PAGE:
Acupuncture Points Notebook

Location Guides:

: Kunlun : Kunlun Mountains

Bl-60 : Foot Taiyang Bladder 60

Classifications:
Jing-River and Fire point

Ma Dan-yang Heavenly Star point

Location:
Behind the ankle joint, in the depression between the prominence of the lateral malleolus and teh Achilles tendon.

Needling:
Perpendicular insertion 0.5 - 1 cun, or directed superiorly to join with Taixi Kid-3, 1.5 - 2 cun.

Warning:
Contraindicated in pregnancy


TCM Actions:
Clears heat and lowers yang
Pacifies wind and leads down excess
Activates the entire bladder channel and alleviates pain
Relaxes the sinews and strengthens the lumbar spine
Promotes labour

TCM Indications:
  • Childhood epilepsy, epilepsy, madness, lockjaw, headache, heat in the head, visual dizziness, redness pain and swelling of the eyes, bursting eye pain, pain of the upper teeth, rhinitis with nosebleed.
  • Stiff neck, contraction of the shoulder and back, Heart pain that radiates to the back, lumbar pain, sacral pain, pain of the coccyx, sciatica, pain behind the knee, ankle pain, hemiplegia.
  • Fullness of the chest, dyspnoea, cough, malaria, malaria with copious sweating.
  • Difficult labour, retention of placenta, difficulty in conceiving, swelling of the genitals, abdominal pain, difficult defecation.

    Neuroanatomy:
    Superficial Innervation: Sural nerve (L5 - S2)
    Dermatome Segment: S1
    Deeper Structures: Sural nerve (L5 - S2)

    Notes:
    The name of this point references the Kunlun mountain range, a metaphor for the ridges of the spine. This indicated the ability of this point to affect the entire length of bladder channel.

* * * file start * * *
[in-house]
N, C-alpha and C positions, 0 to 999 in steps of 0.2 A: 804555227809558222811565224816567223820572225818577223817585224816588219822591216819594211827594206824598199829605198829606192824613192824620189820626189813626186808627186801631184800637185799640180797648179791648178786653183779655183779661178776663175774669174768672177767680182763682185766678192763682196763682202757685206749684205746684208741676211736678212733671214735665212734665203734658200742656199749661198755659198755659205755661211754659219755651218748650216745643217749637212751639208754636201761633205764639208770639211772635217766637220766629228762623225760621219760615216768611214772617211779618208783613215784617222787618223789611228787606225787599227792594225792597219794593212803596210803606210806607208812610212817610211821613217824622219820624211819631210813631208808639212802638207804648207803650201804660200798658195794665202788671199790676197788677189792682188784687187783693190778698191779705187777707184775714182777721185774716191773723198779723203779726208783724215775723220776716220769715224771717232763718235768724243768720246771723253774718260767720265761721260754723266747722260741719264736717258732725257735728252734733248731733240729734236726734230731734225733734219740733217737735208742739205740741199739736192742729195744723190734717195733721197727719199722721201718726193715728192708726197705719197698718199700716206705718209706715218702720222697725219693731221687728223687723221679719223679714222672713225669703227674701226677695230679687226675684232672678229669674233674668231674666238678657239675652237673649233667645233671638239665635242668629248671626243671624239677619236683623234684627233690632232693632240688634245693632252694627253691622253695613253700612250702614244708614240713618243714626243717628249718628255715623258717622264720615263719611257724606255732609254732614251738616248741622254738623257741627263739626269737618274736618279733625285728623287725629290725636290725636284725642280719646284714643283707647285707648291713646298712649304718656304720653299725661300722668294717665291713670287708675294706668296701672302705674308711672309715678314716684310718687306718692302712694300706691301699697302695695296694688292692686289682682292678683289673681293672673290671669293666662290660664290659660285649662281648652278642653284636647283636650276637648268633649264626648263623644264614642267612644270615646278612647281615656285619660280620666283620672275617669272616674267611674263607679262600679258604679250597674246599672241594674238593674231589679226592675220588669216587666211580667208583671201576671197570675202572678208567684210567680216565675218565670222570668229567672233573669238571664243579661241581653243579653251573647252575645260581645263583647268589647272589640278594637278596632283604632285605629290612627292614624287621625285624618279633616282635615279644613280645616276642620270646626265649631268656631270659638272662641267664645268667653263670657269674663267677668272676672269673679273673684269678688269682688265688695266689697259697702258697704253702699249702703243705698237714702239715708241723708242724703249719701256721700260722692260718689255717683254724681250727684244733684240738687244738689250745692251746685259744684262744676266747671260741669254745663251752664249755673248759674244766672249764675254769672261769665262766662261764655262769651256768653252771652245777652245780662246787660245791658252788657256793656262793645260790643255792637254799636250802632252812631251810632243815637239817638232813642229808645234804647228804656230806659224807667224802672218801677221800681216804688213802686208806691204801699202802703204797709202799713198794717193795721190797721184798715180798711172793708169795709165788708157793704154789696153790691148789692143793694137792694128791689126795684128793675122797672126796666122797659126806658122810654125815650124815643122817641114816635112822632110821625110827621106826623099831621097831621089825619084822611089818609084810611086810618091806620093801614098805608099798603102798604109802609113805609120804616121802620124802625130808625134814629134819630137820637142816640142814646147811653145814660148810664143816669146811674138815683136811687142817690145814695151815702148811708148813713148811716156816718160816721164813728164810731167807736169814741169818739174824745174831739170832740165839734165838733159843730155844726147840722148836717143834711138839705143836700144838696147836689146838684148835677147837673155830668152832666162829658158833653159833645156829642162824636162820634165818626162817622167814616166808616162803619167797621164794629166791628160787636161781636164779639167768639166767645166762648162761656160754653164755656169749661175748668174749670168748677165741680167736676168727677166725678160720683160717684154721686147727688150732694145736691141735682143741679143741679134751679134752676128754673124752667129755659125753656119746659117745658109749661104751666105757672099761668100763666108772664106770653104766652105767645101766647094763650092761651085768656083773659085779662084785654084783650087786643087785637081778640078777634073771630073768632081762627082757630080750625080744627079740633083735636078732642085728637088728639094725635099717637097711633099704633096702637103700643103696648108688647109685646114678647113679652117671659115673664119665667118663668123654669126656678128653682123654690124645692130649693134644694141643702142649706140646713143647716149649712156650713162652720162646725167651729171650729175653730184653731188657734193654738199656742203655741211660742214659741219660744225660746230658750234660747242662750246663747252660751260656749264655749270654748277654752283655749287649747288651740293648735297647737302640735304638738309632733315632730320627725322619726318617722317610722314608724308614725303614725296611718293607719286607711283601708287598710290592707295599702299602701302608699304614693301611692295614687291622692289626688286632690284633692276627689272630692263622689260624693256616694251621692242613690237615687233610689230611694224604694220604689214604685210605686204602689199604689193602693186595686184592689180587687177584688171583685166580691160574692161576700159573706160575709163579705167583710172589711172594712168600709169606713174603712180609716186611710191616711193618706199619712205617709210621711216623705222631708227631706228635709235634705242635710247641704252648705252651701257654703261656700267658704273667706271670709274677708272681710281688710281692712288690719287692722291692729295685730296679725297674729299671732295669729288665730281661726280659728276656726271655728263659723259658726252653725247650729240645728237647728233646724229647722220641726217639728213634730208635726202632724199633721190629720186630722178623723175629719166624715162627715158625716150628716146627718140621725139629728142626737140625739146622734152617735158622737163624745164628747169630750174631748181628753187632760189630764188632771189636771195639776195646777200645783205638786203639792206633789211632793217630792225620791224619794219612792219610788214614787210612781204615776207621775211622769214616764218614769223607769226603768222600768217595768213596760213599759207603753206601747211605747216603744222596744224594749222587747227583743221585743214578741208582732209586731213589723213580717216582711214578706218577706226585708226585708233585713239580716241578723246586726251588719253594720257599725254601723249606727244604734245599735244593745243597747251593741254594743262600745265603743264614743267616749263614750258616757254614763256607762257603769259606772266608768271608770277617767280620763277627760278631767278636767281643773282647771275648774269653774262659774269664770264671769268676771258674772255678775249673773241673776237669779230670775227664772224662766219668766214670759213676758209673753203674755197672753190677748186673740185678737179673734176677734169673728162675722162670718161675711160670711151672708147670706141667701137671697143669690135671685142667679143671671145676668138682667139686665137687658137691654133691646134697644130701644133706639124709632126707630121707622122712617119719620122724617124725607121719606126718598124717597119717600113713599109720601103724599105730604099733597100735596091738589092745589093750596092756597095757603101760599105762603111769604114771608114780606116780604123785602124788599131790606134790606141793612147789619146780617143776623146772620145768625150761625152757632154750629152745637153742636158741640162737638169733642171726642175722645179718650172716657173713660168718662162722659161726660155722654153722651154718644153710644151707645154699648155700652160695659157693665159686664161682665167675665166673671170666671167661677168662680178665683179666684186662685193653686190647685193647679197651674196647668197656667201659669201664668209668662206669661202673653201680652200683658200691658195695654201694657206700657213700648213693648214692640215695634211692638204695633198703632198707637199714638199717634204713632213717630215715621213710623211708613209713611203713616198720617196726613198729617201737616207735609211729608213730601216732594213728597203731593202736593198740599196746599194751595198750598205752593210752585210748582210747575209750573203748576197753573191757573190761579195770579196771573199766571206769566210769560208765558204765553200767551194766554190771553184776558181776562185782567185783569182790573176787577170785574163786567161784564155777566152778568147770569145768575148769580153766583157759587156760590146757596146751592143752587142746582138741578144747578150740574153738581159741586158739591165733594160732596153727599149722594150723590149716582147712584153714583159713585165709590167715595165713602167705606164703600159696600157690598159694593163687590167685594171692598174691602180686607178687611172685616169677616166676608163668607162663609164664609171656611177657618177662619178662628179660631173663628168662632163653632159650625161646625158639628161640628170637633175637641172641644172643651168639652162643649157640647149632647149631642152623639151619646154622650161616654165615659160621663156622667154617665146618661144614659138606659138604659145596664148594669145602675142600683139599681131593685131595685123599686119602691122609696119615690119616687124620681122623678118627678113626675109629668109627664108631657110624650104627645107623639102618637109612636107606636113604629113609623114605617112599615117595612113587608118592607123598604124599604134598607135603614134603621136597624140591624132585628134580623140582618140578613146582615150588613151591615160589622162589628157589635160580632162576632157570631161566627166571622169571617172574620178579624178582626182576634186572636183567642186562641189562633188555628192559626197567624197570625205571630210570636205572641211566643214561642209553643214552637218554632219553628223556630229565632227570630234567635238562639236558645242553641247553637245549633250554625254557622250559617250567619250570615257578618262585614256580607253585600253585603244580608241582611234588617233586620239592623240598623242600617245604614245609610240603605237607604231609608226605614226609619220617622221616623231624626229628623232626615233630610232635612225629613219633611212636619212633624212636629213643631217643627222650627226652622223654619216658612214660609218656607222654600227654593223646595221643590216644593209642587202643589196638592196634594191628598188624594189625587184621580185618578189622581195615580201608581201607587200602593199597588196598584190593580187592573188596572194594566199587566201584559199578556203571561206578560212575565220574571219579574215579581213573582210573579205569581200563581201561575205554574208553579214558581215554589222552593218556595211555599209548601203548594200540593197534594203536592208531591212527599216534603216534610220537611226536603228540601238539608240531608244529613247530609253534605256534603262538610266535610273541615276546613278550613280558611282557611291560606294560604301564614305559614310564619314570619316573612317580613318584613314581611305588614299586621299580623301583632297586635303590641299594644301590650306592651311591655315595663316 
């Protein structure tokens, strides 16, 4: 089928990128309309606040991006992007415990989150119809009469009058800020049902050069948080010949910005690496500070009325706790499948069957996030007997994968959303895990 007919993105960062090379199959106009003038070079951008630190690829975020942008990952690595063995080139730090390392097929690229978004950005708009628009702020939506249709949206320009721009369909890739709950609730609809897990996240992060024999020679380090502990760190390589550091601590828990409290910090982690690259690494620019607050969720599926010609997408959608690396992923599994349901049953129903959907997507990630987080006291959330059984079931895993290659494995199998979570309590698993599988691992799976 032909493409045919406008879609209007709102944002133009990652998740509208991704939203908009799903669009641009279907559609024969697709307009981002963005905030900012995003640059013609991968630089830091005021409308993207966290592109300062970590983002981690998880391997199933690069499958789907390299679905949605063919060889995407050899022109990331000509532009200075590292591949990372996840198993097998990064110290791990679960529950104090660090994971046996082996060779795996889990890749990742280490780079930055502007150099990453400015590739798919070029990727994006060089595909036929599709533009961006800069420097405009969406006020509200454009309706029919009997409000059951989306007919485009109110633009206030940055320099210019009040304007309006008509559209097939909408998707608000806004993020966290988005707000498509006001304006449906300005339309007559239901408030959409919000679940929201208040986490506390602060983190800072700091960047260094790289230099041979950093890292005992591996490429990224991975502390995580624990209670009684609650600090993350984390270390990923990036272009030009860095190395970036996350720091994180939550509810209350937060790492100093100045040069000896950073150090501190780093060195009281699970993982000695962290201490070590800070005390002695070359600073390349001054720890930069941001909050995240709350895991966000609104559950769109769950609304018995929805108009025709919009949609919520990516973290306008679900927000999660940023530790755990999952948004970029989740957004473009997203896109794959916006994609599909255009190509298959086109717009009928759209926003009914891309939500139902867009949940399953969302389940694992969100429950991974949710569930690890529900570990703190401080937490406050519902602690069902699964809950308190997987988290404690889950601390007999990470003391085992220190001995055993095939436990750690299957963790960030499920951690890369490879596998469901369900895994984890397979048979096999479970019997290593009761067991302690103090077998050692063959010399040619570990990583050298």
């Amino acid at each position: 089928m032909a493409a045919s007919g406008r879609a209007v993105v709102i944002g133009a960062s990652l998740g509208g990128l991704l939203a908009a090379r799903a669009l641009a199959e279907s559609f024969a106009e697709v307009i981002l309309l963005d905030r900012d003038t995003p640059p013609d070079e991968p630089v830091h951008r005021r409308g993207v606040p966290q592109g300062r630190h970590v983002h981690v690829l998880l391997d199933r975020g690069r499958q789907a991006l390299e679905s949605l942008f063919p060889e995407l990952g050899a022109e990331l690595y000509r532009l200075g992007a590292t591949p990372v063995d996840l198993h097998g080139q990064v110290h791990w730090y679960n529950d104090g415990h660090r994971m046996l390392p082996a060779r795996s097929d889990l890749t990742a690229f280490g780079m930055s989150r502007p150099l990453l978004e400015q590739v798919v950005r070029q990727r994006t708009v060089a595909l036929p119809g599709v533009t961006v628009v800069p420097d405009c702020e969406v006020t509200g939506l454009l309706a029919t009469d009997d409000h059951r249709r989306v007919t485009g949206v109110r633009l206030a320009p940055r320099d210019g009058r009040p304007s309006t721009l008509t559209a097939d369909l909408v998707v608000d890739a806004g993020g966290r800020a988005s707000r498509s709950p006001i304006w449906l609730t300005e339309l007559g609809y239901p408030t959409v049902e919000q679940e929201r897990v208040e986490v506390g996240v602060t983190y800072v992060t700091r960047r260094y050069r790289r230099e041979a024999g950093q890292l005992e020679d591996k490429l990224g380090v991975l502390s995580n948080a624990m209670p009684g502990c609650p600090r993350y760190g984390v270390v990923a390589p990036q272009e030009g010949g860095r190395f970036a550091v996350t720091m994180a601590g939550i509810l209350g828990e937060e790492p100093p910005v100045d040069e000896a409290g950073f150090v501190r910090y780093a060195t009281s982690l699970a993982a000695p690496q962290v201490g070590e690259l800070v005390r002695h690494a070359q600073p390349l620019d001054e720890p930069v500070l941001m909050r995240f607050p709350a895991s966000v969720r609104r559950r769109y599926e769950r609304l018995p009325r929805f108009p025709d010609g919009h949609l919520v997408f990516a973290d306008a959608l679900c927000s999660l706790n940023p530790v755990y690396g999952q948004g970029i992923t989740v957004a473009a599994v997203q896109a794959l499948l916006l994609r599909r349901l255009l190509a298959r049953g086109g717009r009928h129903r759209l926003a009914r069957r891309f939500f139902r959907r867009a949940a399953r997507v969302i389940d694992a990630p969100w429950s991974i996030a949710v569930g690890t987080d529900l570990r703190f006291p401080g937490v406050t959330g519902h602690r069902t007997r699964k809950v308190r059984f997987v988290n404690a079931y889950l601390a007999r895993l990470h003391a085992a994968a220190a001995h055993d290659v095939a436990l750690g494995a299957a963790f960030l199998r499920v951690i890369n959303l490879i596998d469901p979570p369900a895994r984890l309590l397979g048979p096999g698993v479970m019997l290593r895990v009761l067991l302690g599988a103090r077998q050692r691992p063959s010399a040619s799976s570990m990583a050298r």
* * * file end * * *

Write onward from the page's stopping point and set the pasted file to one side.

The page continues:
Ling Shu Ch. 20, On the Five Evils, advises piercing this point and Yongquan Kid-1, removing any stagnant blood from visible vessels for pathogens in the Kidneys causing aching bones and Yin-type Bi syndrome with numbness, swollen abdomen, difficult defecation, dizziness and aching of the lower back, neck, nape and shoulders. A near identical passage in the Su Wen Ch. 74, gives the same advice but only refers to this point which might save a lot of unnecessary pain.

    Ling Shu Ch. 24, On Counterflow Diseases, employs this point for the treatment of Heart pain. It advises piercing this point and Jinggu Bl-64 when treating a Heart pain that feels like being struck with a bent and painful back, associated with the Kidneys.

    In Mayan medicine:
    Used to treat pain in the lower limbs (Garcia, Sierra, Balam, 1999: Wind in the Blood)

    In Tibetan medicine:
    Moxa point (AMNH, Tibetan Medical Paintings)


    Reference Notes: (click to display)